In April, British Prime Minister May announced early elections were to be held on June 8th in the UK. PM May was seeking to capture and utilise the unexpected popularity of the Conservative party post the triggering of Article 50 in late March 2017 so as to increase the size of the Conservative party ruling majority within the House of Commons. The current Conservative majority government has amongst the slimmest of majorities, with an absolute majority of just 5 seats and a working majority of 17.
Whilst polls have been more volatile in recent days, it remains our base case (70% probability) that PM May will increase the Conservative party majority at the election to between 50 and 100 MPs. It’s important to note the non-linearity of the UK’s FPTP election system in which just a 10% polling lead in the national vote share can lead to a significant majority of MPs. Our base case scenario will give PM May greater commanding power within both the government and the Conservative party, so as to ensure that a deep and comprehensive free trade agreement can be reached with the EU during negotiations in 2017 H2 and 2018 H1. Such an outcome would see GBP appreciate versus EUR/USD, but it’s also likely Gilts underperform based on higher than expected issuance given a slowdown in fiscal consolidation and the need to finance a significant Brexit divorce bill (around £50bn is our estimate).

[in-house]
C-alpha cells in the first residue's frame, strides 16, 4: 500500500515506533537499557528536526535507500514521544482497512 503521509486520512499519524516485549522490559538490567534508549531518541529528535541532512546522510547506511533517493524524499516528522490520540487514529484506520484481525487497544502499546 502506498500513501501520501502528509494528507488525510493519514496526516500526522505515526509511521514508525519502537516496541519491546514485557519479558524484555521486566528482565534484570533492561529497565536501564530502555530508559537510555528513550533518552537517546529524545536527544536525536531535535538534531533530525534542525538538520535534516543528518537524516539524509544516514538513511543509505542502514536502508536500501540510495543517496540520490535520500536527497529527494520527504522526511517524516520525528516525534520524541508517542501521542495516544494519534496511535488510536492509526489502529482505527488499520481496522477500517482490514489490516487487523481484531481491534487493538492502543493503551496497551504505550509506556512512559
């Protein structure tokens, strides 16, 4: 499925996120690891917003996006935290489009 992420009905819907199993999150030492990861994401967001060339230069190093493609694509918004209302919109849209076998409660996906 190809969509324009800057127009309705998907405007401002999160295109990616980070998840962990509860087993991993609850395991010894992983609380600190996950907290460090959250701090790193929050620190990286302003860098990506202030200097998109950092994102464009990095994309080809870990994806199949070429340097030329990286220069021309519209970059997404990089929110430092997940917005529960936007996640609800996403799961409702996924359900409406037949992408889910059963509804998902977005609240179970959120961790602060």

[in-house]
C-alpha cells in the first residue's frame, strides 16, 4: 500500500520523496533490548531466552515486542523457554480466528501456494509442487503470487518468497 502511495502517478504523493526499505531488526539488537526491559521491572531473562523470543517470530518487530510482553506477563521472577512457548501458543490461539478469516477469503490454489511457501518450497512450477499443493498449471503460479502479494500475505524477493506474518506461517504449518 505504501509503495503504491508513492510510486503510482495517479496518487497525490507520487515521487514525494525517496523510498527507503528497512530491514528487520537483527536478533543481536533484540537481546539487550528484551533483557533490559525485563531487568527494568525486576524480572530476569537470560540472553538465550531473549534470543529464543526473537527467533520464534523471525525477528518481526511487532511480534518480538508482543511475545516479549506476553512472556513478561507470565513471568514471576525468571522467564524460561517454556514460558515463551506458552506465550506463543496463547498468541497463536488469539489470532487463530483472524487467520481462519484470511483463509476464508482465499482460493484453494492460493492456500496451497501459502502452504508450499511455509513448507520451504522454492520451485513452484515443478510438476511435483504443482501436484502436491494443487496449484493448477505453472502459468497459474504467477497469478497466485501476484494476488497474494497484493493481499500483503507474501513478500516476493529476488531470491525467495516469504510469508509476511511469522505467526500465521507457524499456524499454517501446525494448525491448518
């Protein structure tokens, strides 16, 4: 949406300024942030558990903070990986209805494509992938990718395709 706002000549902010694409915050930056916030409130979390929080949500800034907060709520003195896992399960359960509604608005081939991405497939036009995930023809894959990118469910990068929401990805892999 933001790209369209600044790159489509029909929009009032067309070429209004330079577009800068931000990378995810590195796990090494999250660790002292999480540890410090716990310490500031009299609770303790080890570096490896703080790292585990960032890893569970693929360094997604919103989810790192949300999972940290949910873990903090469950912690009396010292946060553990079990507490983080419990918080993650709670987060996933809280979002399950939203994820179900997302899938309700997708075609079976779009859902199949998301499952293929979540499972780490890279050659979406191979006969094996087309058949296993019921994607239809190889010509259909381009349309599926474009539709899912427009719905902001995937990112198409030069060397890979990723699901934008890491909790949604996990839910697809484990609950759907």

We recognise the tail risks of a smaller Conservative majority than at present (10%) and a hung parliament (20%). However, we also note that in each of these scenarios the UK will most likely still exit the EU (albeit potentially after a 2nd referendum in the case of a coalition government).